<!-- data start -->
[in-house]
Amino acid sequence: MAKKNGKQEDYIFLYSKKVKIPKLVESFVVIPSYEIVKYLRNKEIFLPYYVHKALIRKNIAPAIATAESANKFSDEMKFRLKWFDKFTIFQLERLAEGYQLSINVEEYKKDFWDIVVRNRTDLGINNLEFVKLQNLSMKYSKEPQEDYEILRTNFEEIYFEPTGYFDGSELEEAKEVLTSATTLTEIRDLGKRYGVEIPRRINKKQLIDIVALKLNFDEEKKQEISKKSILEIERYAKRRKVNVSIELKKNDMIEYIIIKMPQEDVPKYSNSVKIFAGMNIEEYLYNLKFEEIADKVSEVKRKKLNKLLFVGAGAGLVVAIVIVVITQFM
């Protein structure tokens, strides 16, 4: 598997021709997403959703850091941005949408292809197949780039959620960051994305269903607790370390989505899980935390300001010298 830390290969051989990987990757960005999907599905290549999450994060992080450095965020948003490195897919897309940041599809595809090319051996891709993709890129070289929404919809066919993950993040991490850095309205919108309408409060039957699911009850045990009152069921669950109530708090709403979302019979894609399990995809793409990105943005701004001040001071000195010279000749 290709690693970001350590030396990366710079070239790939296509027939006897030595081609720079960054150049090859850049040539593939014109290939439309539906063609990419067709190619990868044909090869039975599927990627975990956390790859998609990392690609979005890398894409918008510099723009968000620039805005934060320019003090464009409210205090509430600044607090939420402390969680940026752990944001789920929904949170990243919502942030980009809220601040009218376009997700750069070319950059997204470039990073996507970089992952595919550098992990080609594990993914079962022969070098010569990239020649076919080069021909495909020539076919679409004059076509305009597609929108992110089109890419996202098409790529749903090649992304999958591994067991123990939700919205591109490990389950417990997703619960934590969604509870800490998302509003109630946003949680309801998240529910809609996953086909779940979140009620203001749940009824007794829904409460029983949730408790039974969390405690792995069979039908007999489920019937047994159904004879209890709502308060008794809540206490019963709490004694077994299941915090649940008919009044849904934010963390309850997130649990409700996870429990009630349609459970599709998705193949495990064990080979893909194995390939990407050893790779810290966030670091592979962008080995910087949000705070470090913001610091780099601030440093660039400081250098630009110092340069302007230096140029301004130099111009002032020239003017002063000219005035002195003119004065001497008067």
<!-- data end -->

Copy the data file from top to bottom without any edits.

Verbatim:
[in-house]
Amino acid sequence: MAKKNGKQEDYIFLYSKKVKIPKLVESFVVIPSYEIVKYLRNKEIFLPYYVHKALIRKNIAPAIATAESANKFSDEMKFRLKWFDKFTIFQLERLAEGYQLSINVEEYKKDFWDIVVRNRTDLGINNLEFVKLQNLSMKYSKEPQEDYEILRTNFEEIYFEPTGYFDGSELEEAKEVLTSATTLTEIRDLGKRYGVEIPRRINKKQLIDIVALKLNFDEEKKQEISKKSILEIERYAKRRKVNVSIELKKNDMIEYIIIKMPQEDVPKYSNSVKIFAGMNIEEYLYNLKFEEIADKVSEVKRKKLNKLLFVGAGAGLVVAIVIVVITQFM
């Protein structure tokens, strides 16, 4: 598997021709997403959703850091941005949408292809197949780039959620960051994305269903607790370390989505899980935390300001010298 830390290969051989990987990757960005999907599905290549999450994060992080450095965020948003490195897919897309940041599809595809090319051996891709993709890129070289929404919809066919993950993040991490850095309205919108309408409060039957699911009850045990009152069921669950109530708090709403979302019979894609399990995809793409990105943005701004001040001071000195010279000749 290709690693970001350590030396990366710079070239790939296509027939006897030595081609720079960054150049090859850049040539593939014109290939439309539906063609990419067709190619990868044909090869039975599927990627975990956390790859998609990392690609979005890398894409918008510099723009968000620039805005934060320019003090464009409210205090509430600044607090939420402390969680940026752990944001789920929904949170990243919502942030980009809220601040009218376009997700750069070319950059997204470039990073996507970089992952595919550098992990080609594990993914079962022969070098010569990239020649076919080069021909495909020539076919679409004059076509305009597609929108992110089109890419996202098409790529749903090649992304999958591994067991123990939700919205591109490990389950417990997703619960934590969604509870800490998302509003109630946003949680309801998240529910809609996953086909779940979140009620203001749940009824007794829904409460029983949730408790039974969390405690792995069979039908007999489920019937047994159904004879209890709502308060008794809540206490019963709490004694077994299941915090649940008919009044849904934010963390309850997130649990409700996870429990009630349609459970599709998705193949495990064990080979893909194995390939990407050893790779810290966030670091592979962008080995910087949000705070470090913001610091780099601030440093660039400081250098630009110092340069302007230096140029301004130099111009002032020239003017002063000219005035002195003119004065001497008067």